Photo/Illutration An image used for an automobile model recognition experiment where AI detects cars in images shot by security cameras (Provided by the National Police Agency)

Whether the criminal activity you're dealing in is money laundering, stalking or selling drugs on social media, AI is coming for you, as Japan's police partner up more with the increasingly efficient multitasking technology.

The National Police Agency is exploring the potential and limits of artificial intelligence in investigations and security operations via trial runs. Some AI-based techniques have already yielded significant benefits in crime detection tests.

“We are aggressively forging ahead with trials for more advanced, improved police activity,” a senior NPA official said. “However, so that police officers can make final judgments on their own, we have no plans to leave everything to AI.”

The NPA in fiscal 2019 began a verification test of an AI system that analyzed images of dozens of models of vehicles.

Based on its analysis of still images of cars taken from security cameras near crime scenes, the system showed the five most likely car models in order of probability. 

The number of car models that the system is able to analyze is expected to rise to around 1,000 this fiscal year. The upgraded system to be tested will scan videos to identify target vehicles and extract scenes showing the same models.


An AI system used to aid money laundering investigations compares potentially illegal transactions reported from financial institutions and other organizations with cases that have previously been connected to crimes.

Examining a range of factors, the technology gauges the extent of risk to pinpoint which instances should be investigated first.

After a test of the system in fiscal 2019 verified the method’s effectiveness, the NPA is now looking to put it into full use by the end of this fiscal year.

The NPA conducted a similar experiment to detect suspicious behavior in crowds at large events for security purposes but encountered a few problems with it that still need to be ironed out.

People’s movements and other elements were analyzed based on videos taken in the experiment of places around the venues to pick out potential terrorist activity.

The findings revealed the precision level was higher for relatively uncrowded areas, but the suspicious behavior detection accuracy fell for sites where there were so many people that they were recorded overlapping each other in the videos.

An NPA official said that while the police plan to use the system as is, they hope to upgrade it.

“We will take advantage of the technology, such as combining it with a new technique to be developed from now on, keeping the outcomes accumulated through experiments in mind,” the official said.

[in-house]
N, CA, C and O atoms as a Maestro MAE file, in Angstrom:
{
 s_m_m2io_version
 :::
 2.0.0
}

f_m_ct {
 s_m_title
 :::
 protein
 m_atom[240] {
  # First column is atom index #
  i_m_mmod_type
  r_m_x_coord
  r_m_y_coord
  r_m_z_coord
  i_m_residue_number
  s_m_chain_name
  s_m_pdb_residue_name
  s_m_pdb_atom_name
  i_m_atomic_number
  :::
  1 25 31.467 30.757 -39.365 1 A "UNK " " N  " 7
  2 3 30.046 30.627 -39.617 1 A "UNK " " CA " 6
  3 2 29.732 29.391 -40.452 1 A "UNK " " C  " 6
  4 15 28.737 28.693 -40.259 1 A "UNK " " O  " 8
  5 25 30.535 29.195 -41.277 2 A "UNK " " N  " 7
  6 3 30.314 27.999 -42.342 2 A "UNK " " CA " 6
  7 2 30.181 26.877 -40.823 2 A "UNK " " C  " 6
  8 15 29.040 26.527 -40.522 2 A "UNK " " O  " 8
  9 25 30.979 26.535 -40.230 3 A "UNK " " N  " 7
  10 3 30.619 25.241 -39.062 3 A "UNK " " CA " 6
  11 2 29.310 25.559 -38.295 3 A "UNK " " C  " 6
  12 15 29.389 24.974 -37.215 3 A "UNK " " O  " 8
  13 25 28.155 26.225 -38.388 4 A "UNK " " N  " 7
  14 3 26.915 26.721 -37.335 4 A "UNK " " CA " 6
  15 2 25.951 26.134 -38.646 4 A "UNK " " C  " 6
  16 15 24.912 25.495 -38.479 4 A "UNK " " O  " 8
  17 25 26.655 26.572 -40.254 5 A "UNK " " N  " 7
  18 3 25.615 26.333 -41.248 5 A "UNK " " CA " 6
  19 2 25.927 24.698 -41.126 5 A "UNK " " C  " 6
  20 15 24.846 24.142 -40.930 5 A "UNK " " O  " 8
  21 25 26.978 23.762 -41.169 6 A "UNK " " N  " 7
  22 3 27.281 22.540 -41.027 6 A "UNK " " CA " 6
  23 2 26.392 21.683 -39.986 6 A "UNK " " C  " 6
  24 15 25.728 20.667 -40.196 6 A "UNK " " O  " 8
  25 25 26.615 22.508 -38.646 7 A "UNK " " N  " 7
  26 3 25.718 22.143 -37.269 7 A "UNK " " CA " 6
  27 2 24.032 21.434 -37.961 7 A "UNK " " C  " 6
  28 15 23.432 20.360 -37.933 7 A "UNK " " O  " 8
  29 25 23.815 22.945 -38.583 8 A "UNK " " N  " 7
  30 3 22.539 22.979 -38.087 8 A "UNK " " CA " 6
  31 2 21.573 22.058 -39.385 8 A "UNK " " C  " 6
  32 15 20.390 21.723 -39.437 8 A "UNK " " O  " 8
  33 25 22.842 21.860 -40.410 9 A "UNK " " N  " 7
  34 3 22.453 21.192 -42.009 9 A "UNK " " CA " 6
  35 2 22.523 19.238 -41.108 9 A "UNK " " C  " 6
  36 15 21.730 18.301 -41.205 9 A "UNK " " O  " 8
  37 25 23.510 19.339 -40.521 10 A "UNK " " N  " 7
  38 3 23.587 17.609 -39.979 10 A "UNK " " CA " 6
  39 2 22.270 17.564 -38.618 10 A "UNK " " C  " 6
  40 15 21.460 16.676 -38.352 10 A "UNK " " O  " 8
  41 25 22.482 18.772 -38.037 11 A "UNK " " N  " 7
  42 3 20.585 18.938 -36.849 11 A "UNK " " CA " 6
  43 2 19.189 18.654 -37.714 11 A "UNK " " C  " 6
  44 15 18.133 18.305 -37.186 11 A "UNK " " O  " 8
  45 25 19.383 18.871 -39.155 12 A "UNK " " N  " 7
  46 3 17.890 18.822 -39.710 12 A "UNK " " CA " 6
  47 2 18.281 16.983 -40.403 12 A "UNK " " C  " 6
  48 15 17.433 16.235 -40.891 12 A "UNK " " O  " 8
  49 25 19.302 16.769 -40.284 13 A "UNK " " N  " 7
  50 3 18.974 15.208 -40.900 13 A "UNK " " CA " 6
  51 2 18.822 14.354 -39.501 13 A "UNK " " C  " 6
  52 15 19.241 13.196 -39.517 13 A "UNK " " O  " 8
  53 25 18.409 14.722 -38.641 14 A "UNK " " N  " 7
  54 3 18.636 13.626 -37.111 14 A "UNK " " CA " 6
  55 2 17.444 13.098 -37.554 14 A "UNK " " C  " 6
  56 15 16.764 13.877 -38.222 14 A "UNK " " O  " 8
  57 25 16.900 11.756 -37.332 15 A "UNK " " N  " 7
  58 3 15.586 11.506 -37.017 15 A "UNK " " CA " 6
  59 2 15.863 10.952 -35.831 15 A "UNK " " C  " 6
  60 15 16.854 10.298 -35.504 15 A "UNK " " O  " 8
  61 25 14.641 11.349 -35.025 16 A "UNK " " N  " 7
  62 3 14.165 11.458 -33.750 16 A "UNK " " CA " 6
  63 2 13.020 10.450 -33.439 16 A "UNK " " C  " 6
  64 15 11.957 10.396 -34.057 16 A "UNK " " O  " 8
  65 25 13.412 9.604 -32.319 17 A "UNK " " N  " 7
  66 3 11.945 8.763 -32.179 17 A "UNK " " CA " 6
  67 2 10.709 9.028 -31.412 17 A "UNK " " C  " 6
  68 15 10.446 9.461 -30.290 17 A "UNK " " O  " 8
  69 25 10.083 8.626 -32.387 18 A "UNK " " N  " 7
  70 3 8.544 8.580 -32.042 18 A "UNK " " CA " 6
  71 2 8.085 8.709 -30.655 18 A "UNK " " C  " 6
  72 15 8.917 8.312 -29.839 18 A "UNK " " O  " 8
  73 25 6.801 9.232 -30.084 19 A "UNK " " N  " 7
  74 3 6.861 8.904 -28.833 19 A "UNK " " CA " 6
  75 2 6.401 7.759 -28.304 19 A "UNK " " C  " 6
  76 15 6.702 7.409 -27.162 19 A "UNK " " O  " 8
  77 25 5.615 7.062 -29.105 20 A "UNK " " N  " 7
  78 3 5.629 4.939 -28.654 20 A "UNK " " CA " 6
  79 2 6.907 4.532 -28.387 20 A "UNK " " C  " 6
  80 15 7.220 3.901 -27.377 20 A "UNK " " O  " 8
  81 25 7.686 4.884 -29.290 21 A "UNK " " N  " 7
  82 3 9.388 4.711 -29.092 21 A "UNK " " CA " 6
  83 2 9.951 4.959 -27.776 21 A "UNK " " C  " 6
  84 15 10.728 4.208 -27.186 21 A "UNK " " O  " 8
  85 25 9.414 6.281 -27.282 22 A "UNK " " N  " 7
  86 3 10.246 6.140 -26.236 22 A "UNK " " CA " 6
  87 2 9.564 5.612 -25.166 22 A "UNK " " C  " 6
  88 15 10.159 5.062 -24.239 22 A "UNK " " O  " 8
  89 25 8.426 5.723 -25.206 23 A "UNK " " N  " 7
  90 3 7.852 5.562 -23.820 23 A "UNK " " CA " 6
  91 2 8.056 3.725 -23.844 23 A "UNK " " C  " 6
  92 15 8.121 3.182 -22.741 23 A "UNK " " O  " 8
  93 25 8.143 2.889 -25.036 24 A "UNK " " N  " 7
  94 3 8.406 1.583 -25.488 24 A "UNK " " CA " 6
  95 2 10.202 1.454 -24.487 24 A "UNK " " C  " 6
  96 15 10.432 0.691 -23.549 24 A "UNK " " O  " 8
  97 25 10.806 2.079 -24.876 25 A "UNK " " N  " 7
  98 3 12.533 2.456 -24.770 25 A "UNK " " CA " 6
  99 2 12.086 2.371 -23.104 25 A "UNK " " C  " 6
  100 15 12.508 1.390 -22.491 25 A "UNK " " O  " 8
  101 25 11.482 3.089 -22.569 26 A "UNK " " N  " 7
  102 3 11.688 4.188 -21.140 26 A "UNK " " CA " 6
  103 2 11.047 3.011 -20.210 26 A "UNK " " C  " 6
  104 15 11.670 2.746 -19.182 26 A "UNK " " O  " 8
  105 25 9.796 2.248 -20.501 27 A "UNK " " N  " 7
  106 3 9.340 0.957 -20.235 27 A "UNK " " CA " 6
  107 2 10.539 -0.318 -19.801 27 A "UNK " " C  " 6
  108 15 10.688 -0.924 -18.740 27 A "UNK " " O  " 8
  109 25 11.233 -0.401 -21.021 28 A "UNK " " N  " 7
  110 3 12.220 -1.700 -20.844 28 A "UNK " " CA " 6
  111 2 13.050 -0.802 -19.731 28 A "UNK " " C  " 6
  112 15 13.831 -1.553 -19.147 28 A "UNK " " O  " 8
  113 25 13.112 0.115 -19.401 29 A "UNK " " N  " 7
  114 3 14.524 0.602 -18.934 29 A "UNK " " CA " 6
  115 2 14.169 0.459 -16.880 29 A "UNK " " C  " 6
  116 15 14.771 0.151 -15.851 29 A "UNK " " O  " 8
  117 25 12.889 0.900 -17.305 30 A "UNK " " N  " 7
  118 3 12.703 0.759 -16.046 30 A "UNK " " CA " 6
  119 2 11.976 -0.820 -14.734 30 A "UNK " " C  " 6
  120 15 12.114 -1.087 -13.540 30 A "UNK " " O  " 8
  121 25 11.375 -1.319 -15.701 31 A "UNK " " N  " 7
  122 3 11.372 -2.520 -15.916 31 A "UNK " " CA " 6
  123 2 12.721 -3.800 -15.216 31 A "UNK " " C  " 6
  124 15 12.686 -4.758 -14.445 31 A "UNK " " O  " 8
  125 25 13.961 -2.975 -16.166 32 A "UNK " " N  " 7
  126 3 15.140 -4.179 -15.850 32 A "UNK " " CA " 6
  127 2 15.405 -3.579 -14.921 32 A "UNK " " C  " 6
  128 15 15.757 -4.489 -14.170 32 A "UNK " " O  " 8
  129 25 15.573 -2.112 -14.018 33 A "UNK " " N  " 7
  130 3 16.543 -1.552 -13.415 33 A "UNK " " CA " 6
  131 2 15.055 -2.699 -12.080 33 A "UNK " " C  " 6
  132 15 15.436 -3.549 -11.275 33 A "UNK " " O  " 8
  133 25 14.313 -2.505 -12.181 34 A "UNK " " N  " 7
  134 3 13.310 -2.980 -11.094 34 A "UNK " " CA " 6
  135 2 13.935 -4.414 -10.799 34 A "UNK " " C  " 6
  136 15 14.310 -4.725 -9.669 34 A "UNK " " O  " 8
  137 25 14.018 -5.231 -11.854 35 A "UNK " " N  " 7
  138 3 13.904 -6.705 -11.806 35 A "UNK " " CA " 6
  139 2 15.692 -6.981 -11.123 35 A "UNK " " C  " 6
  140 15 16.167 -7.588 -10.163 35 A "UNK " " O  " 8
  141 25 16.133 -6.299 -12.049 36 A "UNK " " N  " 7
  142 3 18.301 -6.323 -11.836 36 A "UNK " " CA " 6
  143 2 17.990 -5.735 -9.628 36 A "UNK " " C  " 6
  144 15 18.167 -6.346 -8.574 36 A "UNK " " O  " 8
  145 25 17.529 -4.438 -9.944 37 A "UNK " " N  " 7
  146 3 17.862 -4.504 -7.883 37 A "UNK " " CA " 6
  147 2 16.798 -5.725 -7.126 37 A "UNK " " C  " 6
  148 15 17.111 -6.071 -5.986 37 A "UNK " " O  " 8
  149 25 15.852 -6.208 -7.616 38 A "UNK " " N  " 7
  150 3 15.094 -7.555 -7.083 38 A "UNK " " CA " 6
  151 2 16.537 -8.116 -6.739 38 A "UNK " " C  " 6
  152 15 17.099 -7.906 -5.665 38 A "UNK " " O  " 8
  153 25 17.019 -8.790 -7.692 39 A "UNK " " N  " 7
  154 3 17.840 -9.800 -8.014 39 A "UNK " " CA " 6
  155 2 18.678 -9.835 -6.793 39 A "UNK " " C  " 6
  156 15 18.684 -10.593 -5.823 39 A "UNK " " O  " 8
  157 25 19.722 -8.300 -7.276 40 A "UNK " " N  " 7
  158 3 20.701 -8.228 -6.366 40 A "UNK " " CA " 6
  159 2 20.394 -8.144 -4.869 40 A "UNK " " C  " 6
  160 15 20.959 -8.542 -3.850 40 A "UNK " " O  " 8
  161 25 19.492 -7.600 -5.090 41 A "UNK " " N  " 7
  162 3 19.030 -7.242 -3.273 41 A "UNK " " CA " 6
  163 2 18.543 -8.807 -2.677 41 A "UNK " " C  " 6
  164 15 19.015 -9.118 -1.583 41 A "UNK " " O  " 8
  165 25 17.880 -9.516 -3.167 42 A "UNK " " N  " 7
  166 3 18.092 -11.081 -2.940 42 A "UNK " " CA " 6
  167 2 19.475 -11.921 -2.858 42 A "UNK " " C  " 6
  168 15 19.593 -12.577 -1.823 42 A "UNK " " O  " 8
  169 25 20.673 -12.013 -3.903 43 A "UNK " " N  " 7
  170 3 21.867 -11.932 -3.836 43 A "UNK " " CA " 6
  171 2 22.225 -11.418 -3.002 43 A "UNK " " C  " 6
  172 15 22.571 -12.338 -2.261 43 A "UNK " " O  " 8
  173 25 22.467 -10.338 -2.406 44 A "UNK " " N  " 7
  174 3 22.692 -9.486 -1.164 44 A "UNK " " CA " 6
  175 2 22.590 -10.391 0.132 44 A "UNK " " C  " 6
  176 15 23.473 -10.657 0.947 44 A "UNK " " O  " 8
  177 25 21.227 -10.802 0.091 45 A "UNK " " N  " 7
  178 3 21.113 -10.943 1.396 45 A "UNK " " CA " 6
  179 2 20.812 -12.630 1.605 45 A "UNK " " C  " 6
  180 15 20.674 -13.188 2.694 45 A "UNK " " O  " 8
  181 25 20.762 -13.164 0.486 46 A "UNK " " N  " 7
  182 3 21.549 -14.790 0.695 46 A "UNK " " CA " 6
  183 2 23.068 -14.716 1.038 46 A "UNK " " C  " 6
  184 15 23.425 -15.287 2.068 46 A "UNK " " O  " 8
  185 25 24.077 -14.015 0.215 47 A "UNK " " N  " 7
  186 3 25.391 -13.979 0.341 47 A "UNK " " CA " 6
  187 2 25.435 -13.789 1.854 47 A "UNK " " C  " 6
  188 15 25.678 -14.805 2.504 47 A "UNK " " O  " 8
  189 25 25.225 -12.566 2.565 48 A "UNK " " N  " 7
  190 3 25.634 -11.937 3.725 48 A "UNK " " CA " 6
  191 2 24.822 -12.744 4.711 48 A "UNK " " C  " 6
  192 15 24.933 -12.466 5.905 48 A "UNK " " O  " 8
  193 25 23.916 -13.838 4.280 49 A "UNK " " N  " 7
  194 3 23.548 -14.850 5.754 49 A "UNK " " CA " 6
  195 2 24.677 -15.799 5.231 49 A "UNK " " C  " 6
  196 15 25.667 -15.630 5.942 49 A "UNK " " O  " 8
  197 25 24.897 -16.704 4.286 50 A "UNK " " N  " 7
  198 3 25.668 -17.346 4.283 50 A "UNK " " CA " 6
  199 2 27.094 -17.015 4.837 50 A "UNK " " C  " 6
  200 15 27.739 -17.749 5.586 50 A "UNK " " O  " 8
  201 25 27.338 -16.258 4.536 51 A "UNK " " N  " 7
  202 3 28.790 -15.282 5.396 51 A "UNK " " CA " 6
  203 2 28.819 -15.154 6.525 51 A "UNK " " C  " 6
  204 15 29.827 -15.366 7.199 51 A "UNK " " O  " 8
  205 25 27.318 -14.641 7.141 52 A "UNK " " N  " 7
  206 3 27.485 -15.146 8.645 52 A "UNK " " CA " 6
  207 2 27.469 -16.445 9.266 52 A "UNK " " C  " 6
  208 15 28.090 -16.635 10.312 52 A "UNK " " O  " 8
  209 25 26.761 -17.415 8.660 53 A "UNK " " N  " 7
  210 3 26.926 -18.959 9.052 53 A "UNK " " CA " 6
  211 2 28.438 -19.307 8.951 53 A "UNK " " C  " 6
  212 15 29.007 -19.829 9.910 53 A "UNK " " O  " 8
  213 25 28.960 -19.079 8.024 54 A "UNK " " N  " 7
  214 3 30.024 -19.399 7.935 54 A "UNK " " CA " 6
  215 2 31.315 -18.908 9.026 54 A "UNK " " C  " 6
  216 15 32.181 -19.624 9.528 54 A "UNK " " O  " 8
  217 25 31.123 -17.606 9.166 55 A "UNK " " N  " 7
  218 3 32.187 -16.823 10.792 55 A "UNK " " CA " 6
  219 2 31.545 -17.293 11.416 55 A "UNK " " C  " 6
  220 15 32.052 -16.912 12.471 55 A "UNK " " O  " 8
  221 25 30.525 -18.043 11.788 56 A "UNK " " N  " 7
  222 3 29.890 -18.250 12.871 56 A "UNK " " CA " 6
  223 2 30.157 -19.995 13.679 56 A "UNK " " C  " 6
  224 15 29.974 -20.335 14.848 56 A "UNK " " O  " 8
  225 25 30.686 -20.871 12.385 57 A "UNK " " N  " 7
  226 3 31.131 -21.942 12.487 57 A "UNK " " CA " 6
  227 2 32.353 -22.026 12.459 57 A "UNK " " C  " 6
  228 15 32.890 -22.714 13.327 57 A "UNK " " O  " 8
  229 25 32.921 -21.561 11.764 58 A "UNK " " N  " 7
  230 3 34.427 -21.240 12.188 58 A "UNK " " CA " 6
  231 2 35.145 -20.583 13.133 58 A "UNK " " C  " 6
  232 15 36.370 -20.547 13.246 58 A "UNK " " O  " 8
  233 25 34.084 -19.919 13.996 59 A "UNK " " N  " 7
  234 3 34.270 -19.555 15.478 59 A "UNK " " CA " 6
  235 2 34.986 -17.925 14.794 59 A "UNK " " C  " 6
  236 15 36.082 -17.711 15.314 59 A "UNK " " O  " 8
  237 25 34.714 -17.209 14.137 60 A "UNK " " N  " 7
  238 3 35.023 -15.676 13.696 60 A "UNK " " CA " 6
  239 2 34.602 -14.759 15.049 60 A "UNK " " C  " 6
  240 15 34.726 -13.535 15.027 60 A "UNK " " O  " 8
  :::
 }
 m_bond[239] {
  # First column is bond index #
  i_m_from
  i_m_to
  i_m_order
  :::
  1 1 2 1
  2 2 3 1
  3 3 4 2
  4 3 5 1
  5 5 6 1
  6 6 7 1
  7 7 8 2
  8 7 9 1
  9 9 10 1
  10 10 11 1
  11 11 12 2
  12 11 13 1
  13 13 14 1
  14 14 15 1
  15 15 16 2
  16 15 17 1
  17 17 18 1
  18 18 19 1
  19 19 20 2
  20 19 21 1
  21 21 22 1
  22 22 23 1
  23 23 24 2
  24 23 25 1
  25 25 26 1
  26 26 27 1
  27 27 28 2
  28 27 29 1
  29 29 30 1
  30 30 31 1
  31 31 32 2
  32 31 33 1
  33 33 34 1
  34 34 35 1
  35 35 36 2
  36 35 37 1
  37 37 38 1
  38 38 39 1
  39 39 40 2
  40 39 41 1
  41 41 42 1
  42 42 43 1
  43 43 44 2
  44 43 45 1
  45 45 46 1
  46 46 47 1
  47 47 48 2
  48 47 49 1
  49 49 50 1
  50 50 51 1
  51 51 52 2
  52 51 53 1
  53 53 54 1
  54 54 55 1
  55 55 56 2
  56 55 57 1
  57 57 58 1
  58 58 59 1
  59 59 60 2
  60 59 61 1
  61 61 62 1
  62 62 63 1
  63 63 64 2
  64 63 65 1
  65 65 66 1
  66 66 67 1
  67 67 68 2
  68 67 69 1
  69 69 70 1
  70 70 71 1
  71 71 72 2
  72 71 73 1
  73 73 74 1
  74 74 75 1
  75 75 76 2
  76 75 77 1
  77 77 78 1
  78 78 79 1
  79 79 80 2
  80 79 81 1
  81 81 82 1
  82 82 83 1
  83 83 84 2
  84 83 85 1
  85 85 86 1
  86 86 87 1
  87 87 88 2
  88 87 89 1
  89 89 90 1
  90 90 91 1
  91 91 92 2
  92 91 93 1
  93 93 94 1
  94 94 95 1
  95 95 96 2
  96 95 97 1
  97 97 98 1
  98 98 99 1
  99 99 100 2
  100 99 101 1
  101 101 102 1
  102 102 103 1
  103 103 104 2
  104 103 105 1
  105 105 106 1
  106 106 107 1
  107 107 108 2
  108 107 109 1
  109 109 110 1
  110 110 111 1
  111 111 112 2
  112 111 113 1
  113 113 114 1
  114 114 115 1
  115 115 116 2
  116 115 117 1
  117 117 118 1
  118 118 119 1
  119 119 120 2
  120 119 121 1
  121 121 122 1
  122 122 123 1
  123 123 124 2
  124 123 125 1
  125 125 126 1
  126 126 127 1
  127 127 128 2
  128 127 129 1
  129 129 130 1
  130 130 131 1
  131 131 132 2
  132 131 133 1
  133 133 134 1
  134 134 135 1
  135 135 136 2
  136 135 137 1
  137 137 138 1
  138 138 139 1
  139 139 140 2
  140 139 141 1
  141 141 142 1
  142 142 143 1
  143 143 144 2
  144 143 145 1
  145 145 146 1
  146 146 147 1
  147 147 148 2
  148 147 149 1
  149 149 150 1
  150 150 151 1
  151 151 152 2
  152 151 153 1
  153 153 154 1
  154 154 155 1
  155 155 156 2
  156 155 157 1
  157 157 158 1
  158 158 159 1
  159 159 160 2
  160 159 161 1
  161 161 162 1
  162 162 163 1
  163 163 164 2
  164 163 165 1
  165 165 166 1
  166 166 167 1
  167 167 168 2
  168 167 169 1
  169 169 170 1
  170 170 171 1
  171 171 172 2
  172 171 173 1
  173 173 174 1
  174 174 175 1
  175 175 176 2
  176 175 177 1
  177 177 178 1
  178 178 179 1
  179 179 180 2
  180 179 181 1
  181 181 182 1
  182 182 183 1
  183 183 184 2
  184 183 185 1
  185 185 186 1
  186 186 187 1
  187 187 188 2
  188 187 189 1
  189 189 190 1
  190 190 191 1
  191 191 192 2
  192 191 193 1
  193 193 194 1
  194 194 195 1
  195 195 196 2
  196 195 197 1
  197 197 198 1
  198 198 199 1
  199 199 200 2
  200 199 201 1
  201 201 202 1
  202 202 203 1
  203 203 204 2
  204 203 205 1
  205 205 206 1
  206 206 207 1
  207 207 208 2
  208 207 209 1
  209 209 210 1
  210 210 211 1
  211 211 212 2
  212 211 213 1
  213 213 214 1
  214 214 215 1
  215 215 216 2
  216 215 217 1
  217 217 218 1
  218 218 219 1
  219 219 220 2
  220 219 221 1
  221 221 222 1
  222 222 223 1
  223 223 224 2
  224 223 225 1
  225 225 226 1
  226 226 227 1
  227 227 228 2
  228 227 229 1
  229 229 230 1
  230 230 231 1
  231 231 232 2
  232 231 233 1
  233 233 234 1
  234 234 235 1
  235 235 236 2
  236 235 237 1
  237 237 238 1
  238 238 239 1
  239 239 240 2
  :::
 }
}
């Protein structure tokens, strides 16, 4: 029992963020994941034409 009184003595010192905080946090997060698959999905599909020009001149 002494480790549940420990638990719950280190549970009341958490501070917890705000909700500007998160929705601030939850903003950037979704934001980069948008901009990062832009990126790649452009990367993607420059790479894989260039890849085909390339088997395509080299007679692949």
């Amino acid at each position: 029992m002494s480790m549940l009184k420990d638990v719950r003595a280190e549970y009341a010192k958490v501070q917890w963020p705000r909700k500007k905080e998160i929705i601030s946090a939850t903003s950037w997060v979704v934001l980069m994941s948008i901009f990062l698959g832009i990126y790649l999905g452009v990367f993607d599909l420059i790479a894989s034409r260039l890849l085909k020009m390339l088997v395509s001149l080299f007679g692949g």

From fiscal 2020, the NPA began a test to identify potentially dangerous behavior caught on video by security cameras at police boxes and other police facilities.

If the system detects suspicious acts such as people loitering, lingering in the same places or pulling out a weapon on the video, it sends that information out to local police headquarters and police stations.

The positive results of a trial of the system at 10 police substations and a few smaller counterparts for which Chiba and Gifu prefectural police are responsible led the NPA to utilize the technology to build a new system to detect and report suspicious acts and alert police officers.


In another verification test, complaints about stalkers and violence against partners were screened to determine the level of risk the person filing the complaint faced. The analysis was carried out based on a check list detailing the victims’ allegations and their relationships with the accused.

The findings suggested the system would help police officers make decisions on cases, and the NPA plans to review the points in its check list based on them.

An additional program is under way in fiscal 2021 that helps officers patrolling the streets easily refer to citizens’ names, drivers’ license information and their automobile registration numbers during questioning.

Specialized centers equipped with AI at local police headquarters record audio data of officers' requests for information.

The NPA is next looking into whether ways can be found for AI to filter out background noise and eliminate other potential bad telecommunications conditions that might cause officers' audio to be difficult to discern.


And that's not all. 

The NPA also expects to start using AI to sift through social media posts to catch communications linked to illegal drug trafficking in fiscal 2021. Information on buying and selling cannabis and other substances will be recovered and analyzed with attention paid to internet slang.

The system is anticipated to make it much easier for police to identify problematic posts and request their deletion.

Ko Shikata, a criminology professor at Chuo University who is knowledgeable about police operations, noted AI will help police to do more than just improve the efficiency of daily tasks.

“Use of AI will also make investigations and other activities fairer, because misjudgments can be prevented with it,” Shikata said.

Shikata also dispelled concerns about police relying on AI.

“The current way of using the technology simply aims to support officers’ decision-making, not to replace police officers,” he said. “As long as the final judgments are made by humans based on law, adoption of AI won't pose any adverse effects.”

The professor also noted that “combining knowledge on AI accumulated by police and the private sector may lead to the development of more advanced technologies needed by both sides.”